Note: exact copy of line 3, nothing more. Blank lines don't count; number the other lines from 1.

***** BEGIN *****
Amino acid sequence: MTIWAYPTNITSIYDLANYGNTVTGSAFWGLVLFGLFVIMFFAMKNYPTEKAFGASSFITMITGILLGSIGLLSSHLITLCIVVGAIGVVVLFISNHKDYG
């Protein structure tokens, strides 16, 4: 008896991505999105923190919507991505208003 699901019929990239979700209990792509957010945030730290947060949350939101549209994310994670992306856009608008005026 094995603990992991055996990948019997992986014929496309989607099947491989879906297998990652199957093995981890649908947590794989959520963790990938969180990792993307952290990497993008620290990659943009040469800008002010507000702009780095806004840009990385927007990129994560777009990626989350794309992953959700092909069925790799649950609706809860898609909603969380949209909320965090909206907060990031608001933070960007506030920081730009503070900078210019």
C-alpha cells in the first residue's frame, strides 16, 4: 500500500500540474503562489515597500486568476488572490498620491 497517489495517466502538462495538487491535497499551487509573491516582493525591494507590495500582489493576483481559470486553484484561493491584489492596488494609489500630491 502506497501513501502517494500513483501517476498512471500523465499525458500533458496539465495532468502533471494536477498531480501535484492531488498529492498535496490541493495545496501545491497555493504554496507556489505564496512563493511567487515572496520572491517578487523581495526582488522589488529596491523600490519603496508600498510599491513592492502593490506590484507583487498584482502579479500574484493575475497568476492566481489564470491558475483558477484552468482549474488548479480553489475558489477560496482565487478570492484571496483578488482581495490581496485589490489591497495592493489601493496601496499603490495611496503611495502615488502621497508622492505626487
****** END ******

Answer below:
C-alpha cells in the first residue's frame, strides 16, 4: 500500500500540474503562489515597500486568476488572490498620491 497517489495517466502538462495538487491535497499551487509573491516582493525591494507590495500582489493576483481559470486553484484561493491584489492596488494609489500630491 502506497501513501502517494500513483501517476498512471500523465499525458500533458496539465495532468502533471494536477498531480501535484492531488498529492498535496490541493495545496501545491497555493504554496507556489505564496512563493511567487515572496520572491517578487523581495526582488522589488529596491523600490519603496508600498510599491513592492502593490506590484507583487498584482502579479500574484493575475497568476492566481489564470491558475483558477484552468482549474488548479480553489475558489477560496482565487478570492484571496483578488482581495490581496485589490489591497495592493489601493496601496499603490495611496503611495502615488502621497508622492505626487